Fluorescence In Situ Hybridization
Nucleic Acids Structure and Mapping
Published Online: 15 SEP 2006
Copyright © 2000 John Wiley & Sons, Ltd. All rights reserved.
Encyclopedia of Analytical Chemistry
How to Cite
Haaf, T. 2006. Fluorescence In Situ Hybridization. Encyclopedia of Analytical Chemistry. .
- Published Online: 15 SEP 2006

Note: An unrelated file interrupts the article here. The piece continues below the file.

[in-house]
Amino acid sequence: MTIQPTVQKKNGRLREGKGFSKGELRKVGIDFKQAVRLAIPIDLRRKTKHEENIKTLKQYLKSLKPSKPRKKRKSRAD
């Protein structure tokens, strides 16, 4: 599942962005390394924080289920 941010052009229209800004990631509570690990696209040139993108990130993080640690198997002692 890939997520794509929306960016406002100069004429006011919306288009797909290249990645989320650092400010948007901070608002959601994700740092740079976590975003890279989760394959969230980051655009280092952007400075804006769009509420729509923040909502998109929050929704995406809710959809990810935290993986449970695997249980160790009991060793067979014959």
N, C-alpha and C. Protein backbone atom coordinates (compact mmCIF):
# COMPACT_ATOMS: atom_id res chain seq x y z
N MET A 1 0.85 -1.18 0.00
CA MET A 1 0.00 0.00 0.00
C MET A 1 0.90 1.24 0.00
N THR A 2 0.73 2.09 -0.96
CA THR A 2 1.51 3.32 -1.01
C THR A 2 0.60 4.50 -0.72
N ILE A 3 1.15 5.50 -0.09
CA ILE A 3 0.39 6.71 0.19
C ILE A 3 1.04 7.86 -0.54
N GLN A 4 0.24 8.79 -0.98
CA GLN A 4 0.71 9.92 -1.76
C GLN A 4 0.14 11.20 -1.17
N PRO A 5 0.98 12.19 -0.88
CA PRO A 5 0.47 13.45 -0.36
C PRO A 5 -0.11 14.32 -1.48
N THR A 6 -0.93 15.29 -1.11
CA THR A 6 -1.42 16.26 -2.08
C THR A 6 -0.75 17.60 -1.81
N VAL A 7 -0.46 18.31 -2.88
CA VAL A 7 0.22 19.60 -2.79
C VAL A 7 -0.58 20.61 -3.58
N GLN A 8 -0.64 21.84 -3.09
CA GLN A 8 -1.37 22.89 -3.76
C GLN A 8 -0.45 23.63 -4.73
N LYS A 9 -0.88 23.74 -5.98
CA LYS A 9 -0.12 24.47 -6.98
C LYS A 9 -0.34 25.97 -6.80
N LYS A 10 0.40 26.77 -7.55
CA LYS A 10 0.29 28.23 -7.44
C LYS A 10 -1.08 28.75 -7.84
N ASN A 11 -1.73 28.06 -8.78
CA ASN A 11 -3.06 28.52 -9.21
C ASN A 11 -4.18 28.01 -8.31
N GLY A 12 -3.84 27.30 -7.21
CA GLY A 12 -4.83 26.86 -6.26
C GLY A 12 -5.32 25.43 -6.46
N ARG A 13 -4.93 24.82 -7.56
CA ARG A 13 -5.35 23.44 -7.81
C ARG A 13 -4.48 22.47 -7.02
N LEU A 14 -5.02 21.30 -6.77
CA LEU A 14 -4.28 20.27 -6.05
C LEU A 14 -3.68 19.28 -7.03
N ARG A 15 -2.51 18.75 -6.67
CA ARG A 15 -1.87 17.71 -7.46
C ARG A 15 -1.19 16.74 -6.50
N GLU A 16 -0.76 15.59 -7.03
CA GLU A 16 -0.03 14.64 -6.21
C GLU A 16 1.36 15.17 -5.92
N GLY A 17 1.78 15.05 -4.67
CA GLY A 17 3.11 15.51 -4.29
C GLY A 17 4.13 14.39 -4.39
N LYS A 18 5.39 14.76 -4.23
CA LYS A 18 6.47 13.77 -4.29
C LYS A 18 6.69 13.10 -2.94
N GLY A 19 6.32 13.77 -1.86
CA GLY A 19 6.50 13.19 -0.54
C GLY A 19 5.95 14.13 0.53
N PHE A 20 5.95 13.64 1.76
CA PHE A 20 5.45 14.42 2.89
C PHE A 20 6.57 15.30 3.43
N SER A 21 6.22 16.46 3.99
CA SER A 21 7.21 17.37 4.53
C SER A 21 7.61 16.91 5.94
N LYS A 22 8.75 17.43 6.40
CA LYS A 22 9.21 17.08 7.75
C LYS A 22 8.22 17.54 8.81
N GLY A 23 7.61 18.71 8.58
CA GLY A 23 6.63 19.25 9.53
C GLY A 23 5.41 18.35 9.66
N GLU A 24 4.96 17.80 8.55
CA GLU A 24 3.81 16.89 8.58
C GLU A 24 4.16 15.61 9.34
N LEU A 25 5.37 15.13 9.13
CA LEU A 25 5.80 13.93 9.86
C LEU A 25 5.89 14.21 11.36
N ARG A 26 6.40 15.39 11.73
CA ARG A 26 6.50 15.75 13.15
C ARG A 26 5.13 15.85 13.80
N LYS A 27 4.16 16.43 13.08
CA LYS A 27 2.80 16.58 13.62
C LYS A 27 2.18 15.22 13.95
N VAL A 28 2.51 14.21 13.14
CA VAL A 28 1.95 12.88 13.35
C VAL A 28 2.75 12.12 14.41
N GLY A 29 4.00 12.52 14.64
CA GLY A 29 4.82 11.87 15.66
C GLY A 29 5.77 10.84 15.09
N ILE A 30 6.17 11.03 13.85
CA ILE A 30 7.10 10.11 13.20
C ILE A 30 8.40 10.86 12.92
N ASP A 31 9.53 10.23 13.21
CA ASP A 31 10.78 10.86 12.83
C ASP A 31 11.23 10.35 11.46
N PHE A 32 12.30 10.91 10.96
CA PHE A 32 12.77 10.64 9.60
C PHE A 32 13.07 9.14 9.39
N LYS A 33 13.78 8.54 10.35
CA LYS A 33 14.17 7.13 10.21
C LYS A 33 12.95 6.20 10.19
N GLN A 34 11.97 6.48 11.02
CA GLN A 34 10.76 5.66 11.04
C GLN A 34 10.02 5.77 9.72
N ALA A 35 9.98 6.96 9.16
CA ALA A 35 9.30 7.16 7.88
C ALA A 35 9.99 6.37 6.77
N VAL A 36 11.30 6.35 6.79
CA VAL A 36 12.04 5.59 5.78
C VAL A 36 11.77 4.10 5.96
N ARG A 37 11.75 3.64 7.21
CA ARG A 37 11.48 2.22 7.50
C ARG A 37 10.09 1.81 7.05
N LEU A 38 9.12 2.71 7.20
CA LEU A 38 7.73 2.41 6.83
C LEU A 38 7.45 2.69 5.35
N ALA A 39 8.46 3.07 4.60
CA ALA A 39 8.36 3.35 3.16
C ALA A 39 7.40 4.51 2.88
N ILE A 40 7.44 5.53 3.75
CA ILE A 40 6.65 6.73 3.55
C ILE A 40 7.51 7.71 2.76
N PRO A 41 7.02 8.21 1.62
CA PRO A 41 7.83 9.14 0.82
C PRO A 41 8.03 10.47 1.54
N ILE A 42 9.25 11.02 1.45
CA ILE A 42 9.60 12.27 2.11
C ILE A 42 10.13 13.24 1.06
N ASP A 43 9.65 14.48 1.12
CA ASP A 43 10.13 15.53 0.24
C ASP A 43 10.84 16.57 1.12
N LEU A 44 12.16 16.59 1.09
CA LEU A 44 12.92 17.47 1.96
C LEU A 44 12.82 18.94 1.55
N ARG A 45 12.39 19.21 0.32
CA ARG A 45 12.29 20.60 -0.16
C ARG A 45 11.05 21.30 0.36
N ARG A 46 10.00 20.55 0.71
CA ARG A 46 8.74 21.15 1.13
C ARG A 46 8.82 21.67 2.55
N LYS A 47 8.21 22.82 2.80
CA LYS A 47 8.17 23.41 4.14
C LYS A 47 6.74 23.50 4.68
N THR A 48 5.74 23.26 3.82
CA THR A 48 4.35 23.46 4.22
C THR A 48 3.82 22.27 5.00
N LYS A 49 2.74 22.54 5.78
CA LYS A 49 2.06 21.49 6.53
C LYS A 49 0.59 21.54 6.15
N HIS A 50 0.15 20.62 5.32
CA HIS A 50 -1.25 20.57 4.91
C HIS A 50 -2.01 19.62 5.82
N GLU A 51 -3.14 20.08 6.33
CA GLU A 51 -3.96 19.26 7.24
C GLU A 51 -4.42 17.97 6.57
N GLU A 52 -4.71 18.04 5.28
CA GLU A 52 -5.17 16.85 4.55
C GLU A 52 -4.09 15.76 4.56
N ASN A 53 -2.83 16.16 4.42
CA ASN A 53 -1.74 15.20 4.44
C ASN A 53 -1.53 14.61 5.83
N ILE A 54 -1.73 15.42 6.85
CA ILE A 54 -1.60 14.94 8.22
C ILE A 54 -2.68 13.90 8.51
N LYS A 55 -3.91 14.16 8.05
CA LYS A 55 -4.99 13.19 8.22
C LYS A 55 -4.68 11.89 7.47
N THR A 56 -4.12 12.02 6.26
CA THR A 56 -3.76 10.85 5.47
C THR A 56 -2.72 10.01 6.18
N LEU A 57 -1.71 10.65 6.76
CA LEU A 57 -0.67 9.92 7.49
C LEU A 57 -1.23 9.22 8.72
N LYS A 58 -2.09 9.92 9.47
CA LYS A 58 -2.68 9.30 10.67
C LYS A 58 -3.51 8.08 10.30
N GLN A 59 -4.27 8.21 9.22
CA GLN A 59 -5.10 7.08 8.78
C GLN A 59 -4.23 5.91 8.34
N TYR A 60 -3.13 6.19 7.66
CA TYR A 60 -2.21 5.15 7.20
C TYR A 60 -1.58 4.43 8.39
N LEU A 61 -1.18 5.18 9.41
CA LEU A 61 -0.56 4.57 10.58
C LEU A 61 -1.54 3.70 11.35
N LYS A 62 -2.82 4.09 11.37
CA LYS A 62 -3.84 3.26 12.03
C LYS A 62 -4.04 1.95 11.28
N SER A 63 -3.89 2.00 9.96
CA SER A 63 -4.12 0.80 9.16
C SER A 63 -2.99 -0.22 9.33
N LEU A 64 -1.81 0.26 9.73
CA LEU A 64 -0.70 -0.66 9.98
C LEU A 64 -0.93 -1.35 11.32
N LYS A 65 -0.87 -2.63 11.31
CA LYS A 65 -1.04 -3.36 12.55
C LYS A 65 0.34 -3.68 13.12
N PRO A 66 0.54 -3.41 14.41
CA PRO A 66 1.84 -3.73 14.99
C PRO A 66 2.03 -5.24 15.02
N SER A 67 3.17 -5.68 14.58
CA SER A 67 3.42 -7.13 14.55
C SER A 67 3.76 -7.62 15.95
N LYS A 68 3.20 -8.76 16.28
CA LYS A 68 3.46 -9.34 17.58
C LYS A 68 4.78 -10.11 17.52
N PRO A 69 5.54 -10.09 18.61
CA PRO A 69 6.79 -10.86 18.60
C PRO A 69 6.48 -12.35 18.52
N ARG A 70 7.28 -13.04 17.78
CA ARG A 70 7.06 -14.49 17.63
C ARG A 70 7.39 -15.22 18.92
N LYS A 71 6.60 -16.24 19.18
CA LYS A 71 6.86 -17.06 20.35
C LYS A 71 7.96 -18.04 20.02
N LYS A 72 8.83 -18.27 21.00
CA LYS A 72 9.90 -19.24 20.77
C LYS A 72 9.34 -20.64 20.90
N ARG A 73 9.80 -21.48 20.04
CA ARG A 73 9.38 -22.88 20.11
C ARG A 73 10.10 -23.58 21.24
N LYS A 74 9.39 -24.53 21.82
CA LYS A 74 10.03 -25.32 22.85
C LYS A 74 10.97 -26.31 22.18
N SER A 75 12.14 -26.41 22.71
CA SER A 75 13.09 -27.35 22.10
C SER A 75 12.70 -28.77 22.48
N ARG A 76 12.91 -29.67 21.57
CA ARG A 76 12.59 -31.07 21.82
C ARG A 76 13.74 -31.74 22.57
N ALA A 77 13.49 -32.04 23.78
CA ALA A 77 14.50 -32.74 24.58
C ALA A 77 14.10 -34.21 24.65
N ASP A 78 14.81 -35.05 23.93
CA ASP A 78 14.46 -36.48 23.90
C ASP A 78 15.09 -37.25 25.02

Fluorescence in situ hybridization (FISH) is a technique used to directly visualize specific DNA sequences on morphologically preserved cytological specimens such as metaphase chromosomes, interphase cell nuclei, and extended chromatin fibers or DNA molecules. The general usefulness of radioactive in situ hybridization was greatly hampered by the safety measures required when using radiolabeled probes and the rather long time (up to several weeks) needed for autoradiographic analysis. The development of powerful FISH protocols, in which unspecific hybridization of interspersed repetitive sequences contained within genomic DNA probes is suppressed, allowed for the first time the rapid visualization of single-copy sequences and whole chromosomes, and thus marked a turning point in the experimental and diagnostic application of in situ hybridization. The major advantages of FISH over radioactive methods are increased spatial resolution, speed, probe stability, and the ability to detect multiple chromosomal targets in different colors. Indirect FISH uses hapten-labeled DNA probes in combination with immunocytochemistry (secondary detection reagents). Direct methods use fluorochromes directly coupled to nucleotides in the probe DNA. Probe labeling is most easily accomplished by nick translation or other enzymatic labeling procedures. For hybridization of the modified probe DNA to chromosomes and cell nuclei, both probe and target DNA must be denatured. In the hybridization reaction, complementary single-stranded sequences in the probe and chromosomal target are allowed to reanneal. After posthybridization washing and immunocytochemical detection of in situ bound hapten molecules, a specific fluorescent signal is produced at the hybridization site, which can be viewed by eye through the epifluorescence microscope. Digital imaging and computerized storage of images have largely replaced photography and greatly facilitated data analysis and image handling. However, most importantly the success of FISH experiments depends on the quality of the chromosome preparations and the size of the chromosomal DNA target. When large-insert (>30 kb (kilobase)) clones or complex DNA libraries are used as FISH probes, between 80% and 100% of the target chromosomes carry visible hybridization signals. This percentage drops to only a few percent when 1 kb or less of a single-copy sequence is hybridized. In the past few years several technical advances have expanded FISH applications. Comparative genomic hybridization (CGH) of differentially labeled tester (tumor or patient) and normal reference DNA allows the analysis of all genetic imbalances (chromosomal gains and losses) in a tester genome within a single experiment and without the need to prepare chromosomes from the tester. Combinatorial probe labeling and multicolor FISH are used for the simultaneous detection of 24 (or more) chromosomal targets in different colors, and therefore can provide a comprehensive picture of extensively rearranged tumor karyotypes. The DNA resolution of FISH has been dramatically increased (from several megabases (Mbs) to several kilobases) by hybridization to extended chromatin fibers and linearized DNA molecules. Fiber FISH and molecular combing allow one to order probes relative to each other, to orient probes within a contig, and to determine the degree of overlap or gap size between different probes. Overall, FISH has become an increasingly popular method with a broad spectrum of applications in cytogenetics, genomics, tumor biology, and many other research areas. It has a bright and colorful future.